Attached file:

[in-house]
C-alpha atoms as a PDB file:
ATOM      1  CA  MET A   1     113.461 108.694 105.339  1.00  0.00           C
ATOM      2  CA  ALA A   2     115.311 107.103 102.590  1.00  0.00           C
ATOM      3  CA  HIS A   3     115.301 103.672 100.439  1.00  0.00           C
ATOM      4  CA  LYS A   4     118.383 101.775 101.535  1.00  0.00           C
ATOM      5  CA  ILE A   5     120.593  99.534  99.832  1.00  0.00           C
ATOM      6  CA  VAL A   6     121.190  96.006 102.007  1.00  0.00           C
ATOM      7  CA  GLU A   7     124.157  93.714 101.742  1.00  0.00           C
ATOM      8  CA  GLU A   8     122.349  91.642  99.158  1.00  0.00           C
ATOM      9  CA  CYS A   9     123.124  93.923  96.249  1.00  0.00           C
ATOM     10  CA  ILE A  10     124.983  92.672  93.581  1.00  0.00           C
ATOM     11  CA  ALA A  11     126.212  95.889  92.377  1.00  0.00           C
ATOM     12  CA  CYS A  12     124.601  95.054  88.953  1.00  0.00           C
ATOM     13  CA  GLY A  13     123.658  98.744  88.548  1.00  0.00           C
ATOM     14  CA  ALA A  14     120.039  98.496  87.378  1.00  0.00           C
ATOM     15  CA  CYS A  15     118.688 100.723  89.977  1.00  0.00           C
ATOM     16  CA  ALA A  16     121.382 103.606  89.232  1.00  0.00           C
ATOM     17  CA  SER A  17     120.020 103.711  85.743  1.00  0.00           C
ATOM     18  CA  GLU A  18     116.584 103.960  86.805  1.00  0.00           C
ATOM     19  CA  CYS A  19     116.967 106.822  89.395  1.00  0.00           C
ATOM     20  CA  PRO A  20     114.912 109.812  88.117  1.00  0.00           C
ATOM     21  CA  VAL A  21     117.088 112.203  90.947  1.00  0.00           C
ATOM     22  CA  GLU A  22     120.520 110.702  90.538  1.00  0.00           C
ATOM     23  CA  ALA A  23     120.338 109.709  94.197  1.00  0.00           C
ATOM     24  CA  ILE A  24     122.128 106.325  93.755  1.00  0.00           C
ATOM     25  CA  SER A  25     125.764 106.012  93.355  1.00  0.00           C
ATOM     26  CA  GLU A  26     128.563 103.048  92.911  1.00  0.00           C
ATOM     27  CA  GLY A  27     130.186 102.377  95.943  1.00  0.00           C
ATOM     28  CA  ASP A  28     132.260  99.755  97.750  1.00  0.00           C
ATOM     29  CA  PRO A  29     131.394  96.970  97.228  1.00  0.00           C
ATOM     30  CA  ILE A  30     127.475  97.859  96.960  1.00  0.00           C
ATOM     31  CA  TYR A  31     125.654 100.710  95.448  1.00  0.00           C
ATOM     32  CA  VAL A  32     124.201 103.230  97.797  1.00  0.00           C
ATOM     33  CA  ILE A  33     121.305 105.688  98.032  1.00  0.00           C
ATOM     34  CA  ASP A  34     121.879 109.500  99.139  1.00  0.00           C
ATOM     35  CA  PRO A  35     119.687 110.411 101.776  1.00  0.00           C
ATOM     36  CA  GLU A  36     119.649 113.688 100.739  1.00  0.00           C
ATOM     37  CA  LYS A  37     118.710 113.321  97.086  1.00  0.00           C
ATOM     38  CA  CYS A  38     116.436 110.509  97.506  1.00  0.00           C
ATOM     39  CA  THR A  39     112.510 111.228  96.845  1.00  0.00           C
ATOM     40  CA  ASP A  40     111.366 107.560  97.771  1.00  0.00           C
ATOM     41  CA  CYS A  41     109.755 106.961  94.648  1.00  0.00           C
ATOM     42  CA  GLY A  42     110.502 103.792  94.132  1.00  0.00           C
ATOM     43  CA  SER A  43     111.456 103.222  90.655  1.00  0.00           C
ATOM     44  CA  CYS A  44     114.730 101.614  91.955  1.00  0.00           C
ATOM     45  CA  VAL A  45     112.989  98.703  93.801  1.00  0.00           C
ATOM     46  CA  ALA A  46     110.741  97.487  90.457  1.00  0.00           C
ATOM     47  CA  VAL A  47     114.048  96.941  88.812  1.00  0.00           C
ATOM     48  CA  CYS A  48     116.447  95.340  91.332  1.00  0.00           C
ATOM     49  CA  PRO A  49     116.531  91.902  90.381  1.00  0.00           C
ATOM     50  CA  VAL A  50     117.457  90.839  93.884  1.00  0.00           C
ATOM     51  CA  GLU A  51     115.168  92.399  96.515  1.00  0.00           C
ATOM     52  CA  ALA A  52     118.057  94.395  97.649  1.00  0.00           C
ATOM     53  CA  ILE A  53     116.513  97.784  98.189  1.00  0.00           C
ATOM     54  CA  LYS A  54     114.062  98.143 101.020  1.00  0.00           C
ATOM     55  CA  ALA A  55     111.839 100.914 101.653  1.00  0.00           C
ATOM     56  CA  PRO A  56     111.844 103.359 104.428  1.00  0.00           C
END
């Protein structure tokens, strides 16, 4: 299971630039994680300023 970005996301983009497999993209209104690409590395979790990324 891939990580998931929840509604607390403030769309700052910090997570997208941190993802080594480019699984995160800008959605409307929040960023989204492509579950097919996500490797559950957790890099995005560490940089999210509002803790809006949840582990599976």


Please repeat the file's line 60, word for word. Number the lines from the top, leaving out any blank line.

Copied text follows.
């Protein structure tokens, strides 16, 4: 299971630039994680300023 970005996301983009497999993209209104690409590395979790990324 891939990580998931929840509604607390403030769309700052910090997570997208941190993802080594480019699984995160800008959605409307929040960023989204492509579950097919996500490797559950957790890099995005560490940089999210509002803790809006949840582990599976």